You fill out your bracket, you plop down your money, you take your chances. That's how it goes this time of year.
And even if you think you know something, even if you're a certifiable NCAA basketball savant, your chances of nailing a perfect bracket ... well, they're not good. They are, in fact, really bad.
They don't call this March Madness for nothing.
"If your goal is perfection," says Jeff Bergen, a professor of mathematics at DePaul University, who has crunched the numbers and understands, maybe better than anyone, how not-good those odds are, "life is going to be pretty disappointing."
This is the time of year that Bergen's phone begins to buzz and everybody looks to him for help in filling out brackets. Nobody, honestly, expects to fill out a perfect bracket. A few years ago, in fact, billionaire investor Warren Buffett (and an insurance company) ponied up $1 billion to anyone who could pick every game in the men's tournament correctly.
Intrigued by the odds — and, of course, the chance to ding an insurance company and Buffett for $1 billion cold ones — millions sent in their brackets. Nobody hit. And the rich stayed richer.
It was a sucker's bet in the first place. Bergen computes the odds of picking all 63 games in the 64-team bracket — starting with the 32 first-round games, and halving the number of games each round until the championship is held — at 2 to the 63rd power.
If you're writing it — or even entering it on your computer keyboard, and rounding off some — the odds would look something like 1 in ...
So a nine. Followed by 18 zeros.
"The first time I calculated it," Bergen recalls, "I had to check with my wife, who was a middle school math teacher, to go, 'What's the name of that number?'"
It's called, evidently, a quintillion. Bergen's wife had to look it up, too.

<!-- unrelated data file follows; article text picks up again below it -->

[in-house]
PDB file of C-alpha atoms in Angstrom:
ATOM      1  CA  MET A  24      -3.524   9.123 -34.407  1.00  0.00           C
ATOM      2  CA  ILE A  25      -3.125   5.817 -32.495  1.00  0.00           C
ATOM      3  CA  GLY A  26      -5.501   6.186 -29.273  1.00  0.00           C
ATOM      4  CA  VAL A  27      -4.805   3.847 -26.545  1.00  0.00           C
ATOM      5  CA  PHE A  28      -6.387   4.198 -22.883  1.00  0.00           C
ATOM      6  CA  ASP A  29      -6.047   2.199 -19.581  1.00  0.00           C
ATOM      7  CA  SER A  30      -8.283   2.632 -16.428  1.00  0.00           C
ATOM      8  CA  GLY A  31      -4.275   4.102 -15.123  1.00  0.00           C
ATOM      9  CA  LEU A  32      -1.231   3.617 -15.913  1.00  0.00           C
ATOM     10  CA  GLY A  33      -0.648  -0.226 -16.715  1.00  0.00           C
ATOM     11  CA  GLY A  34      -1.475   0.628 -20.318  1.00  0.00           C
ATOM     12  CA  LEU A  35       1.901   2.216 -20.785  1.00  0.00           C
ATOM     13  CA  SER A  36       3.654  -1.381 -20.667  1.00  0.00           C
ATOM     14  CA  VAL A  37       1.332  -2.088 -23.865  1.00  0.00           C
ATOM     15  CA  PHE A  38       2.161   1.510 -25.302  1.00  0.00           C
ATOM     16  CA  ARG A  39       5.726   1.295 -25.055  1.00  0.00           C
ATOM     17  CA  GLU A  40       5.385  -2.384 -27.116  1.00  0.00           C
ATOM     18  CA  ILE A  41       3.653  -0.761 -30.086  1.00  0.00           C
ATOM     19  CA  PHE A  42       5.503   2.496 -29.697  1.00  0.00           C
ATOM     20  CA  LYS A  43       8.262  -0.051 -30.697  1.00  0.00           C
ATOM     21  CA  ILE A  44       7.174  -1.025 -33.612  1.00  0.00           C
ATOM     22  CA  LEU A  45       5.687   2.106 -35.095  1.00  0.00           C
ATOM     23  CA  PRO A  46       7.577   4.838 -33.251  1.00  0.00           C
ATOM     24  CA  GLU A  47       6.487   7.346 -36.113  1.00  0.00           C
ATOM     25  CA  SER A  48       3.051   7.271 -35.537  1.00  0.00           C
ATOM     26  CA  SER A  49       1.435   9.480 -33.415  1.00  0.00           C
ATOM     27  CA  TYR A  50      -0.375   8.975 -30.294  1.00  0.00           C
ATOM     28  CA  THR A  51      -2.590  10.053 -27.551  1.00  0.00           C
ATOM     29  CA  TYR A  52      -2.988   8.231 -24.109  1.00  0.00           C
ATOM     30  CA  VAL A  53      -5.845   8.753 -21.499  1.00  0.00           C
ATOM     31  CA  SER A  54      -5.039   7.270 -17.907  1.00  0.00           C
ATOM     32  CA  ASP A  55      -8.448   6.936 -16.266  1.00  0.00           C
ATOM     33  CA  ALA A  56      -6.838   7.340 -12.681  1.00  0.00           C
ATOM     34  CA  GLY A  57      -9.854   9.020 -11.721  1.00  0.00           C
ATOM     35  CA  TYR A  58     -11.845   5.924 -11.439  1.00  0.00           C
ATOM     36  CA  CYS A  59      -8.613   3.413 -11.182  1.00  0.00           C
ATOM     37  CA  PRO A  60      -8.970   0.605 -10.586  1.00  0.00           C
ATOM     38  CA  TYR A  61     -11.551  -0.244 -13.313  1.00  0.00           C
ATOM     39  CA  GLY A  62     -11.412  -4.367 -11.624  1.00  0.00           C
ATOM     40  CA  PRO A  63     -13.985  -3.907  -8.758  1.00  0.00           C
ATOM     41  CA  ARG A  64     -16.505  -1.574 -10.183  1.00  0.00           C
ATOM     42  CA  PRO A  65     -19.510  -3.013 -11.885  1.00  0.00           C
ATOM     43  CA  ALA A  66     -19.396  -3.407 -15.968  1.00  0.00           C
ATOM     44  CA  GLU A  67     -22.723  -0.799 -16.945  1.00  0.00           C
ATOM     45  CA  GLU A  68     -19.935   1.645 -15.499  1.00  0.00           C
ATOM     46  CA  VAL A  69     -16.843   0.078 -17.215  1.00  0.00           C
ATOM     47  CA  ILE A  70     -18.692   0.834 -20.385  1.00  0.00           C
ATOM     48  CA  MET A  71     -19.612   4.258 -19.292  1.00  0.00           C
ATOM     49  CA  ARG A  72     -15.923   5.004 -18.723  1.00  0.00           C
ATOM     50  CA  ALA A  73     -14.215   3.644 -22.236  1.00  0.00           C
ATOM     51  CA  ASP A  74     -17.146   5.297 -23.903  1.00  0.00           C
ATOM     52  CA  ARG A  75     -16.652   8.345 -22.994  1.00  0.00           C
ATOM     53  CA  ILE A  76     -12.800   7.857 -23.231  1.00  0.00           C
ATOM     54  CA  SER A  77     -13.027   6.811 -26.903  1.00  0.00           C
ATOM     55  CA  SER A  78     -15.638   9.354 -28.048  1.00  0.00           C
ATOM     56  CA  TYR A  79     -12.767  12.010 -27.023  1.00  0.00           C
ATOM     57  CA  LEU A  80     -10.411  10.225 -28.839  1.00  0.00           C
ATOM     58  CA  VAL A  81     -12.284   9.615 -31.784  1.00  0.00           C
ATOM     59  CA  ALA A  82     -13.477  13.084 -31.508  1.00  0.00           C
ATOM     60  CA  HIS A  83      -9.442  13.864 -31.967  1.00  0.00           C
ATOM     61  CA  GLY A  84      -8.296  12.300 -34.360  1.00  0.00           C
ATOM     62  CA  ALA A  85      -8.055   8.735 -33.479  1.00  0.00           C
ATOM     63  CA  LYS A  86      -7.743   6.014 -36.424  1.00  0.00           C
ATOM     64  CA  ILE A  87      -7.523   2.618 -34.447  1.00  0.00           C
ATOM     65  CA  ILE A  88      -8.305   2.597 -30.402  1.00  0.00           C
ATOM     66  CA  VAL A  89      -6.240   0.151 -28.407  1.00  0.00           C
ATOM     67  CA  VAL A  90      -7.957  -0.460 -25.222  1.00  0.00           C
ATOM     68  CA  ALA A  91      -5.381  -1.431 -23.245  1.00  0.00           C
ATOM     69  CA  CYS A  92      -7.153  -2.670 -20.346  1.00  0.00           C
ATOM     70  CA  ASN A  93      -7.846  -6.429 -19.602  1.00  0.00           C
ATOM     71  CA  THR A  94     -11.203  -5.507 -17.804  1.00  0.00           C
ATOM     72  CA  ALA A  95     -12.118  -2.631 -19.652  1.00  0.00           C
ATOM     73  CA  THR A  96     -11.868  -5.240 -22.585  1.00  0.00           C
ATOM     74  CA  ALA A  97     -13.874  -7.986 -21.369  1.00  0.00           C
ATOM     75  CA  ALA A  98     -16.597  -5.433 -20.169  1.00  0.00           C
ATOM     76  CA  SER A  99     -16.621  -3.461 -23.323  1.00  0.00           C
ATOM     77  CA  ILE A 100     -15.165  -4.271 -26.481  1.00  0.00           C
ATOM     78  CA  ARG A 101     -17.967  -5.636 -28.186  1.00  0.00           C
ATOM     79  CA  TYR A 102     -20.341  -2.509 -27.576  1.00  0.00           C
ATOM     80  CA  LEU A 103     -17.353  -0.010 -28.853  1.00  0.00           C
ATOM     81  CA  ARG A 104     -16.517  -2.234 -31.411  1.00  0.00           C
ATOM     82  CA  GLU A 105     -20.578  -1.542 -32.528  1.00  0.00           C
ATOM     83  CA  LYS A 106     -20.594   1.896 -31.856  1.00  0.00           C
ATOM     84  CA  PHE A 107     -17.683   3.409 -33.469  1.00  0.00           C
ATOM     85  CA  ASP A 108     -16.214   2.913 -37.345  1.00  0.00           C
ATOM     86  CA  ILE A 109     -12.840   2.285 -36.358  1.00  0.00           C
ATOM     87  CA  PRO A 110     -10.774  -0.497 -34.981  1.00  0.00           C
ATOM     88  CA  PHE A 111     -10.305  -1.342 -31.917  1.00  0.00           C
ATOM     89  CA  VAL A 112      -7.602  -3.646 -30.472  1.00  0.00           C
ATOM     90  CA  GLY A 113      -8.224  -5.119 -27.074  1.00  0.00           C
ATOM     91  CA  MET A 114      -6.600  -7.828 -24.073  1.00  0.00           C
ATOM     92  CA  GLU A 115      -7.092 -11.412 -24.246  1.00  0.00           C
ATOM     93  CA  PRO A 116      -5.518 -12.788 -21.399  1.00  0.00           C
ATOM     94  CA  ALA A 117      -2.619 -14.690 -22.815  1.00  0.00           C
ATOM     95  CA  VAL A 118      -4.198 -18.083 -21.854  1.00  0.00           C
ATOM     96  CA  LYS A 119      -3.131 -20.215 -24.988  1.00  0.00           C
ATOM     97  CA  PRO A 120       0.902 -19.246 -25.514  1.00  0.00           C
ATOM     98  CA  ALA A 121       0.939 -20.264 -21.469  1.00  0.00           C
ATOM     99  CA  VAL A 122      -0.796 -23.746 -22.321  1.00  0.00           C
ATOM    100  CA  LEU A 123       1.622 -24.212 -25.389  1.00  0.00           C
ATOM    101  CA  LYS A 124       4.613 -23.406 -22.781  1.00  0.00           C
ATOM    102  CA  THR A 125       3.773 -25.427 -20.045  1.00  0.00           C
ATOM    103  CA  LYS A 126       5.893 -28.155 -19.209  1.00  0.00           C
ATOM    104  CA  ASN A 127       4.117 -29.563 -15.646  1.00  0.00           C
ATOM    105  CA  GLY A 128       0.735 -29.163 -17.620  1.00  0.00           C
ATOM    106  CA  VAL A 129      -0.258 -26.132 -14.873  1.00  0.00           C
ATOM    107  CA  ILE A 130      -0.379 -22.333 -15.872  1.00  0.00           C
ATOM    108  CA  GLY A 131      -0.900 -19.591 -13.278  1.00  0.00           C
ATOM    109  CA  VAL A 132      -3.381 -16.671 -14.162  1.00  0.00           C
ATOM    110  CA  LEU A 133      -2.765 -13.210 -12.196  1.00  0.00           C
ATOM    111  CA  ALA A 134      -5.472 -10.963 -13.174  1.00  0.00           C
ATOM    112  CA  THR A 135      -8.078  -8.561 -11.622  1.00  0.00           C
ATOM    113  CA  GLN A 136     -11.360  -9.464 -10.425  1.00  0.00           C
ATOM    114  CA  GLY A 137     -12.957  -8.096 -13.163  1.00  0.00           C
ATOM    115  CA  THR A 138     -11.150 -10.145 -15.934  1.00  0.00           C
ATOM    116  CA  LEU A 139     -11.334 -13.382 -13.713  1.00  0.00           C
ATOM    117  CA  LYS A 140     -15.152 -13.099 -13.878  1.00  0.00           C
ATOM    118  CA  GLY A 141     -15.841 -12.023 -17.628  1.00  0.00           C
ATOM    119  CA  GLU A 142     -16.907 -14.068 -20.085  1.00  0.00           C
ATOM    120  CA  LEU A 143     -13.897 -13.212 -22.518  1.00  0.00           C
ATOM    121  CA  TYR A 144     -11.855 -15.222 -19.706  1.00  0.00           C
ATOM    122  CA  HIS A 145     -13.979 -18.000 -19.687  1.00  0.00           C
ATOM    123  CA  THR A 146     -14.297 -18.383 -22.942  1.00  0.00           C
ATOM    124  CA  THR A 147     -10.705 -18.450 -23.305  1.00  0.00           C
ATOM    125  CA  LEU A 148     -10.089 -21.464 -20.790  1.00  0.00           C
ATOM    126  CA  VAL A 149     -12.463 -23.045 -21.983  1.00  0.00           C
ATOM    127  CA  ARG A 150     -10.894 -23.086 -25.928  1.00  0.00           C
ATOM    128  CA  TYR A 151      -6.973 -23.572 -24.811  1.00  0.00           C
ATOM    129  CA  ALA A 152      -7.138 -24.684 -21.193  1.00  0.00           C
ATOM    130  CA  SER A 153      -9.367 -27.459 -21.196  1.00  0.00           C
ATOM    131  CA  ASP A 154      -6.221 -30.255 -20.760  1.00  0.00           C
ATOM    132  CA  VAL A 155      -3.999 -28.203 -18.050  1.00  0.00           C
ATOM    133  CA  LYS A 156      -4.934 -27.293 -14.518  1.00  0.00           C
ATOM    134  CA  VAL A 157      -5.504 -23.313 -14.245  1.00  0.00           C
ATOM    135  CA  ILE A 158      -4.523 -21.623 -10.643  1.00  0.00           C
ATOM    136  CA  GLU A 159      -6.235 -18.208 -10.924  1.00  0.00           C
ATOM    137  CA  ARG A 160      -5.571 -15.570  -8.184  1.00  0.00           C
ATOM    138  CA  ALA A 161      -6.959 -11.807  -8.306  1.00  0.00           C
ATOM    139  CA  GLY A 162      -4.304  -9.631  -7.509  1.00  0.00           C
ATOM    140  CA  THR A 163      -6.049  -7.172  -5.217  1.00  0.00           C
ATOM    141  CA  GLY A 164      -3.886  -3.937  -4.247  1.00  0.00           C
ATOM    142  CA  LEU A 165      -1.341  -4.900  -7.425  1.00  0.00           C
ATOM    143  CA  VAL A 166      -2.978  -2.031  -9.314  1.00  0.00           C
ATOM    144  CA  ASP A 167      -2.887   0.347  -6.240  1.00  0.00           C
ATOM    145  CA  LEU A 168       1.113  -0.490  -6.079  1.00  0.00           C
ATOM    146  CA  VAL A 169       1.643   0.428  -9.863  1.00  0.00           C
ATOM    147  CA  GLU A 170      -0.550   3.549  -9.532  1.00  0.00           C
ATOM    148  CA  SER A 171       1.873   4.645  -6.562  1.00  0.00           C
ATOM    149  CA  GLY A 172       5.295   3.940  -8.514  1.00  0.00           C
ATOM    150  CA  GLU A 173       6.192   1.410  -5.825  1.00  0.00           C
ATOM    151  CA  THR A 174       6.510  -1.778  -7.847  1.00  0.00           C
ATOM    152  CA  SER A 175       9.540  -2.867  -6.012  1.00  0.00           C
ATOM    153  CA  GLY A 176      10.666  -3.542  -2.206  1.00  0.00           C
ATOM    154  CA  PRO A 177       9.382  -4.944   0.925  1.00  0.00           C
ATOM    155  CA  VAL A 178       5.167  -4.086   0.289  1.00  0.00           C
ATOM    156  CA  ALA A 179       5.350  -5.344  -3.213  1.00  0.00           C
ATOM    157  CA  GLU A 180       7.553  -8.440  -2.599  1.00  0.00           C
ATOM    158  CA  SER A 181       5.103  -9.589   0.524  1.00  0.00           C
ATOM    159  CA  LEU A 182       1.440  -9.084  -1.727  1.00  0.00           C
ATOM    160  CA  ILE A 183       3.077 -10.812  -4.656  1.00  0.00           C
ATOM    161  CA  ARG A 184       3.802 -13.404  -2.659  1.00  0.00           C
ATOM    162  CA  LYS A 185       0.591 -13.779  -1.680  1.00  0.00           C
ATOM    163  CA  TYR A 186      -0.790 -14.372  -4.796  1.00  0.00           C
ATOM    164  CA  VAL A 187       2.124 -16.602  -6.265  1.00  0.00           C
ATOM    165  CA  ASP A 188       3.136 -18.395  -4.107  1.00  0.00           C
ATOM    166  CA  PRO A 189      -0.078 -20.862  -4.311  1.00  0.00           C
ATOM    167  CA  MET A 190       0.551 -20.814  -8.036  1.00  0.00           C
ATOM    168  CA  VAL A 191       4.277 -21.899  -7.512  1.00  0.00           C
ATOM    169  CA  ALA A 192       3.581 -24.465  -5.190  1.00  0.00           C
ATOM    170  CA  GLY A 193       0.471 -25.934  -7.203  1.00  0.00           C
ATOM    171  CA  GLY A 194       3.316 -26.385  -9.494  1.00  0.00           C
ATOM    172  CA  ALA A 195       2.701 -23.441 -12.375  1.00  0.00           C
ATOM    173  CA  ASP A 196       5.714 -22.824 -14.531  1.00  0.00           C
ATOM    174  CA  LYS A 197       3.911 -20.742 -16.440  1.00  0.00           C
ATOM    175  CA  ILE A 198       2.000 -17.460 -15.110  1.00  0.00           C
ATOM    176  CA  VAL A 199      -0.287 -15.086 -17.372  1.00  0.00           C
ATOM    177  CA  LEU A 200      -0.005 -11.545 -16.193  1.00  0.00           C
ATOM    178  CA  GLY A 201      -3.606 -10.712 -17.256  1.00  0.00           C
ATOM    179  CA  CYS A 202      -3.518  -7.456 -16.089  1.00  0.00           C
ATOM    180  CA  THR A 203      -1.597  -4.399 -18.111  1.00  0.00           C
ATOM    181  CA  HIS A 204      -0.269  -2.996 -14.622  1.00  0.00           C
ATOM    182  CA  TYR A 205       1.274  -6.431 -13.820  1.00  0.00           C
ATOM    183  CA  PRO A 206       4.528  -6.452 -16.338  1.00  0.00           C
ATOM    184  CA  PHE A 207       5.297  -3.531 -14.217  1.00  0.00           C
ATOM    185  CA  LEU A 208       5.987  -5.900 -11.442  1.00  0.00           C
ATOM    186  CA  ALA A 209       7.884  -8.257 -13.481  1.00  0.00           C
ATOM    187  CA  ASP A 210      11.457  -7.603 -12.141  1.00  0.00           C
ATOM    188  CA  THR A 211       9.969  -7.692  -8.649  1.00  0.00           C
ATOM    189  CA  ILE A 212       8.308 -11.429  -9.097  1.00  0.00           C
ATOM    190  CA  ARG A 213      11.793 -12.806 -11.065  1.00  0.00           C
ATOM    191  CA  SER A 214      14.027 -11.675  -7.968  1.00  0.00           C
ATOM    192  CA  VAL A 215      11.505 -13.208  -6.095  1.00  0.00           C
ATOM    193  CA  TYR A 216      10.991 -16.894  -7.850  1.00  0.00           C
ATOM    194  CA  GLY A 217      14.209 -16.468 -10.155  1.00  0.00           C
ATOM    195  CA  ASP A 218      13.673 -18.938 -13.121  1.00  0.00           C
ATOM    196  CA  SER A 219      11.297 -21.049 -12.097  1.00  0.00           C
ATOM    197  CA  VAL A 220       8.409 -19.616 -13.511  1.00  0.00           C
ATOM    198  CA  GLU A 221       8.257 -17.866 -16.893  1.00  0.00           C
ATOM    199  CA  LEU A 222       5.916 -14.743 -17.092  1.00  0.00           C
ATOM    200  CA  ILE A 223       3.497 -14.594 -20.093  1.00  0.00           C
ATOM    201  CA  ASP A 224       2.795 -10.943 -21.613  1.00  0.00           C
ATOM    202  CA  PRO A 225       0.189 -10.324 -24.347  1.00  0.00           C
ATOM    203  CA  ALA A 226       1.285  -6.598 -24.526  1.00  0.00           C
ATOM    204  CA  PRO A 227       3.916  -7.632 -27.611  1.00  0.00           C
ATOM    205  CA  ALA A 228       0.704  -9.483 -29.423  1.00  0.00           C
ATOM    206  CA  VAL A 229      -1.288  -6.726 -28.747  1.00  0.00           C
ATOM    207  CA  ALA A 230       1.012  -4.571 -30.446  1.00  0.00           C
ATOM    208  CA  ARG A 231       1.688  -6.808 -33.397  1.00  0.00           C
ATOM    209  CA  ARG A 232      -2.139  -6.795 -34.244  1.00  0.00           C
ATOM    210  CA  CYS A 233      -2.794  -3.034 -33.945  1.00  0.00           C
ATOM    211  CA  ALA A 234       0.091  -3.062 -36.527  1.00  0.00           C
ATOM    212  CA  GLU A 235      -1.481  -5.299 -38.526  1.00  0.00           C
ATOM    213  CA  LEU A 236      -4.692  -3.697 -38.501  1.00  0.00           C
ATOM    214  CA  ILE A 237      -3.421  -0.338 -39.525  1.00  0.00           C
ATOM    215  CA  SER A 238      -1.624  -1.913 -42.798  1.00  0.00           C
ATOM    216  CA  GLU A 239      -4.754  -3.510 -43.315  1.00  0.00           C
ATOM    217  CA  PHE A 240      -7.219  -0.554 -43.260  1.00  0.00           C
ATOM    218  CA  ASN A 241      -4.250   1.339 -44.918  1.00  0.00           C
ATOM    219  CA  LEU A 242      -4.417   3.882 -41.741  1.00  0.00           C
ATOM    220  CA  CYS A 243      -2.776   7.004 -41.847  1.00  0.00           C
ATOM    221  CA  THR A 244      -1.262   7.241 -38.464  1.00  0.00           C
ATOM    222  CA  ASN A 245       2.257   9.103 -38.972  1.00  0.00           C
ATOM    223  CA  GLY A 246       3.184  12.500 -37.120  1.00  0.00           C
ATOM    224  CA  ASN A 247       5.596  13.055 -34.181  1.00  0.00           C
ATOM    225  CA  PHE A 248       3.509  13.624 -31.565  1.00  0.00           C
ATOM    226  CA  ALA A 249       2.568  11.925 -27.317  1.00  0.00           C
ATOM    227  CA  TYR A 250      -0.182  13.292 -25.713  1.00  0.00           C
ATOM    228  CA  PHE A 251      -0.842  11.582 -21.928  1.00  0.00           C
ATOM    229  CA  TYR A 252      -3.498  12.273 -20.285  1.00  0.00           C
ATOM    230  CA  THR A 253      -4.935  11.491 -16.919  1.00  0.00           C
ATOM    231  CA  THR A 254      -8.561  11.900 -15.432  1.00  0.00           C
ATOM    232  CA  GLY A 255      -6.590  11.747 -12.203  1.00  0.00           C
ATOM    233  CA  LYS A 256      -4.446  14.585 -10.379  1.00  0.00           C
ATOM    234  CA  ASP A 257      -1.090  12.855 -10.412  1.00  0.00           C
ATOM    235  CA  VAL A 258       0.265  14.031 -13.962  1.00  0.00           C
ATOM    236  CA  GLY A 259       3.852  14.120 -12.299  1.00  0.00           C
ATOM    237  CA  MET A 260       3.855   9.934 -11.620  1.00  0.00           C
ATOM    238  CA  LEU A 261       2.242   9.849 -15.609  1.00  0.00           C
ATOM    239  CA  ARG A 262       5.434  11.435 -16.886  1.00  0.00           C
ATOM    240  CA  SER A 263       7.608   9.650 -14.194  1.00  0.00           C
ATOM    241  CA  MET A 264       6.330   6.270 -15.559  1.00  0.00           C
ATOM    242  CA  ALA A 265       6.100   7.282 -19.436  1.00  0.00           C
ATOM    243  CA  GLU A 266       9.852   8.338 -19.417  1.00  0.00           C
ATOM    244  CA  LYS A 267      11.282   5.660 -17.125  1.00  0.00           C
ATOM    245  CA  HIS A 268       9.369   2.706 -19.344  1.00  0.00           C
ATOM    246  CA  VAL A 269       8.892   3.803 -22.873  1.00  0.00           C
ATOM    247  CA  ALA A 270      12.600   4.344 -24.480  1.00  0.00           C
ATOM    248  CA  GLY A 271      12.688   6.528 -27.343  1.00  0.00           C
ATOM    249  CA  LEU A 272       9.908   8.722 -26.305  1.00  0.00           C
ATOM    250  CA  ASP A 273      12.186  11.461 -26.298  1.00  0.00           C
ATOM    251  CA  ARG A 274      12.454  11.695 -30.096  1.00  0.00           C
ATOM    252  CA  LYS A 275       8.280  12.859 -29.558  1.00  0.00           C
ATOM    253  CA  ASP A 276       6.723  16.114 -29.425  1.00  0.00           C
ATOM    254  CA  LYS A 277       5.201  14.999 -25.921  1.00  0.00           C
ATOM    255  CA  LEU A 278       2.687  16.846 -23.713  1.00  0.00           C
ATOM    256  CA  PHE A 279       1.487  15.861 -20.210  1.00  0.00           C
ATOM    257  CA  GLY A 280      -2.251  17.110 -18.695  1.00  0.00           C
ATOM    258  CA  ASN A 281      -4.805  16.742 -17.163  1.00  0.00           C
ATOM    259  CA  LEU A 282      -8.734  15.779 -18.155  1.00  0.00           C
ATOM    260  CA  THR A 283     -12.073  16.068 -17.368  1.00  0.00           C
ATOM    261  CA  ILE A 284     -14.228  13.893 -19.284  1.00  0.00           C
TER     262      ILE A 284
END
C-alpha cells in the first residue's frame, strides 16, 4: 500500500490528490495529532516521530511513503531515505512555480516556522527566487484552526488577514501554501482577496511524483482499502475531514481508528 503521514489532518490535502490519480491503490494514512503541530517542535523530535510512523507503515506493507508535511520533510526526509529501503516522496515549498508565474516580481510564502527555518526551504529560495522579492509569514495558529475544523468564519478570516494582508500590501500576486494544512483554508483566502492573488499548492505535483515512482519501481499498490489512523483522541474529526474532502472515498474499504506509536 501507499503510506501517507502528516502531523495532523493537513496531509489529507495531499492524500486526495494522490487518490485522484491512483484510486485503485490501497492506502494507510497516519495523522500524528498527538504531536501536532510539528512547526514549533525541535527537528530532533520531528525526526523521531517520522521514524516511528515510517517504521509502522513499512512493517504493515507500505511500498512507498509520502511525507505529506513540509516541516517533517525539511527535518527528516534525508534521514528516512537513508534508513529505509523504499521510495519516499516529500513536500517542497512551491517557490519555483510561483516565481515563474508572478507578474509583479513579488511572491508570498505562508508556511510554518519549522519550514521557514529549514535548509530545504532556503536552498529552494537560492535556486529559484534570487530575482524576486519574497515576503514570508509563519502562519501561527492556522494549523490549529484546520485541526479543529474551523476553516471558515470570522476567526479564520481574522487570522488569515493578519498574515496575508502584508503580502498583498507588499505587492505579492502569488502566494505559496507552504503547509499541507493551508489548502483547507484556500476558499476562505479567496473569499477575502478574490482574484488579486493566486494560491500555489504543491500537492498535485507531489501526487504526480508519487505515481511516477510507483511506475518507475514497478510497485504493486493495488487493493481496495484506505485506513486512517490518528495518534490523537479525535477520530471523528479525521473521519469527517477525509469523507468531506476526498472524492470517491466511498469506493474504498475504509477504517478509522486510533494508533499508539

"In my everyday life, I don't come across numbers with 18 zeros in it a lot," Bergen says. "It's that enormity, it's a number that intimidating-looking which, I think, attracts people."
Just how enormous is that number? How big are those odds, really? How do you wrap your basketball-overloaded brain around 18 zeros?
As Bergen sees it, your chances of filling out a perfect bracket are about the same as:
• Your favorite NFL team winning the Super Bowl. Every year. For the next 13 years.
• Superstar Stephen Curry (or anyone else in the NBA) hitting 414 free throws in a row, in game conditions. The current record is 97, by Minnesota's Micheal Williams in 1993.
• A Major League Baseball pitcher, in a game, striking out 21 batters in a row. The Mets' Tom Seaver fanned a record 10 straight in 1970.
• An MLB hitter smacking a home run in 17 straight at-bats. The record, held by many, is four.
• A quarterback in the NFL connecting on 96 straight passes. In game conditions, of course. The record is 25, set in 2015 by Miami's Ryan Tannehill.
• And for the less sports-inclined, winning Powerball twice in a row, playing one ticket each time.
• Or the same political party winning every election through the year 2264.